Given the wildly inaccurate description of the TANF Emergency Fund on the "YouCut" website, the vote to eliminate the program is meaningless. Far from a "backdoor way to undo" welfare reform, the fund has enabled states to expand work-focused programs within TANF despite high unemployment and a weak economy.
Here are the facts:
- The Emergency Fund will enable states to place 186,000 unemployed individuals in subsidized jobs by the end of the summer. It's the largest subsidized employment effort states have ever taken under TANF, the national block grant created by the 1996 welfare reform law. (More details here and here). A large share of the jobs are in the private sector.
- The claim that the Emergency Fund "incentivizes states to increase their welfare caseloads" is simply wrong. States don't have to increase their caseloads to qualify for money from the Emergency Fund. In fact, some states whose caseloads have sharply declined despite the recession have used money from the fund to help create subsidized jobs for low-income parents and youth or to provide one-time assistance to families in crisis (such as help paying a back rent or utility bill for a family facing eviction). In addition, states have to contribute 20 percent of the costs.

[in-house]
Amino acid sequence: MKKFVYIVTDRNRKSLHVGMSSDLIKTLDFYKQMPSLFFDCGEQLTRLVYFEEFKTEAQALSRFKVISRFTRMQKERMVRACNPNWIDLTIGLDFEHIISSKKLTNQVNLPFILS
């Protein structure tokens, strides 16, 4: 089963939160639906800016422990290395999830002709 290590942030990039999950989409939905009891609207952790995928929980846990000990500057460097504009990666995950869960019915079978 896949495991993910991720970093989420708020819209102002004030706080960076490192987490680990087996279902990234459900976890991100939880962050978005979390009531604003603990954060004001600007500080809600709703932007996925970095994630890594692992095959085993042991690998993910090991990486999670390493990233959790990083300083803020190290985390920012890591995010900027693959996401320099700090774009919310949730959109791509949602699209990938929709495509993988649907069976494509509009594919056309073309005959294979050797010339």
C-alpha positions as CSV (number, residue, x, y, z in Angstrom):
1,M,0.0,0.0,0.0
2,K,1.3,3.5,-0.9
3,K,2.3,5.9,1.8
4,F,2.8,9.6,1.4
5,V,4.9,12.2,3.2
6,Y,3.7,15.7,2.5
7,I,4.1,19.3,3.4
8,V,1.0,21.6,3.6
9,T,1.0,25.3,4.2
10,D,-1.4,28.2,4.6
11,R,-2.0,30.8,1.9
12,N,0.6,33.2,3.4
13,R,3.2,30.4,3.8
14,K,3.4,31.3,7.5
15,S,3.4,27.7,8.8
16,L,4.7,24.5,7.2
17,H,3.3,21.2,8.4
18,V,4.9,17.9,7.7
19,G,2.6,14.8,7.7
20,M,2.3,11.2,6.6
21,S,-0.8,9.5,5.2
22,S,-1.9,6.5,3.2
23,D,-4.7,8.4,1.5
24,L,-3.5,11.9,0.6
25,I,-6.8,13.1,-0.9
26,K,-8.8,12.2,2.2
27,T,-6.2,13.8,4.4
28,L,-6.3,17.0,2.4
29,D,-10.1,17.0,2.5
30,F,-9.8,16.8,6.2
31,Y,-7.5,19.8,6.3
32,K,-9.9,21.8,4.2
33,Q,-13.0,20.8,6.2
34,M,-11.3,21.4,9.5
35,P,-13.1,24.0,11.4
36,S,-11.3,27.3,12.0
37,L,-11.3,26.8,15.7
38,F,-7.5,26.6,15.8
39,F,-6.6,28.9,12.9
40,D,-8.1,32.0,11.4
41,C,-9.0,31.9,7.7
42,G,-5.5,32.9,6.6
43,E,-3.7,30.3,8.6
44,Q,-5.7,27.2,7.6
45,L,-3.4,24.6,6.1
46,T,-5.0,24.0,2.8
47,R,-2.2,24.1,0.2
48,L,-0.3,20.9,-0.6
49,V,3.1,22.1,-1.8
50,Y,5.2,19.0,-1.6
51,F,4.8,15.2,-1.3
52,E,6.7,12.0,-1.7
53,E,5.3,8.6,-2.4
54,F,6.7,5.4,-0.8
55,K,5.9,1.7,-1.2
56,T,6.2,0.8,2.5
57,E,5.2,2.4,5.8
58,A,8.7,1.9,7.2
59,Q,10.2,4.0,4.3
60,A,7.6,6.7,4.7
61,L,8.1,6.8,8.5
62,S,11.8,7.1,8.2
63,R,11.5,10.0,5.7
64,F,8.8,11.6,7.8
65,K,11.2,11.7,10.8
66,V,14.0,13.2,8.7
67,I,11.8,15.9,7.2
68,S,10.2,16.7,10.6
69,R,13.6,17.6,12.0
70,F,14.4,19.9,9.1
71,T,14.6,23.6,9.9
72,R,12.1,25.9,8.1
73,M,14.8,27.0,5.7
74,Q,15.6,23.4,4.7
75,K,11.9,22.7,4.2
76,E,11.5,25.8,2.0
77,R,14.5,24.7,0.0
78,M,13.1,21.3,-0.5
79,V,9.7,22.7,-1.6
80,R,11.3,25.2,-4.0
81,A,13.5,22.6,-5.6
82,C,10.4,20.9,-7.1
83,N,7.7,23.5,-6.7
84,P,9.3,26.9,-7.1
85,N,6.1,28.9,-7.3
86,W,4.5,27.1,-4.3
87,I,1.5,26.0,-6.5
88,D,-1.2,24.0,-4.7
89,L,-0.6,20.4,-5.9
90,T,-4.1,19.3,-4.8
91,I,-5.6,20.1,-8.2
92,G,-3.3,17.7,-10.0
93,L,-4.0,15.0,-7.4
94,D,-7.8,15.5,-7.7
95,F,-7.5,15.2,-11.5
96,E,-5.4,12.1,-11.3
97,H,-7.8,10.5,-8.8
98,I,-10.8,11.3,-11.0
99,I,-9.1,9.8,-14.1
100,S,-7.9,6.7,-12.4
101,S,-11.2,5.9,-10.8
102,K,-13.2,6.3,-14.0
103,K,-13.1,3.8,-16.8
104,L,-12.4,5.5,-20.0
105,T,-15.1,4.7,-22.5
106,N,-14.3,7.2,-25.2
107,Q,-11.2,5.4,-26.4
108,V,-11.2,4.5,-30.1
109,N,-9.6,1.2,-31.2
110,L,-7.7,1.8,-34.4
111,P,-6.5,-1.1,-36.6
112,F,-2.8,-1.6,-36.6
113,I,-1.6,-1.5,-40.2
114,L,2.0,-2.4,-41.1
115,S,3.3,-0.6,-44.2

- Individuals receiving TANF assistance funded through the Emergency Fund must meet the same stringent work requirements imposed on other TANF recipients. They have 12 weeks to find a job -- an extremely difficult task in today's labor market -- after which they must meet their work requirement through other work activities, such as unpaid work. A limited number of recipients may be permitted to pursue short-term education and training.
The nation's governors know the facts about the TANF Emergency Fund, and that's why both Democratic and Republican governors -- such as Haley Barbour, Governor of Mississippi (and former head of the Republican National Committee) -- have called on Congress to extend it.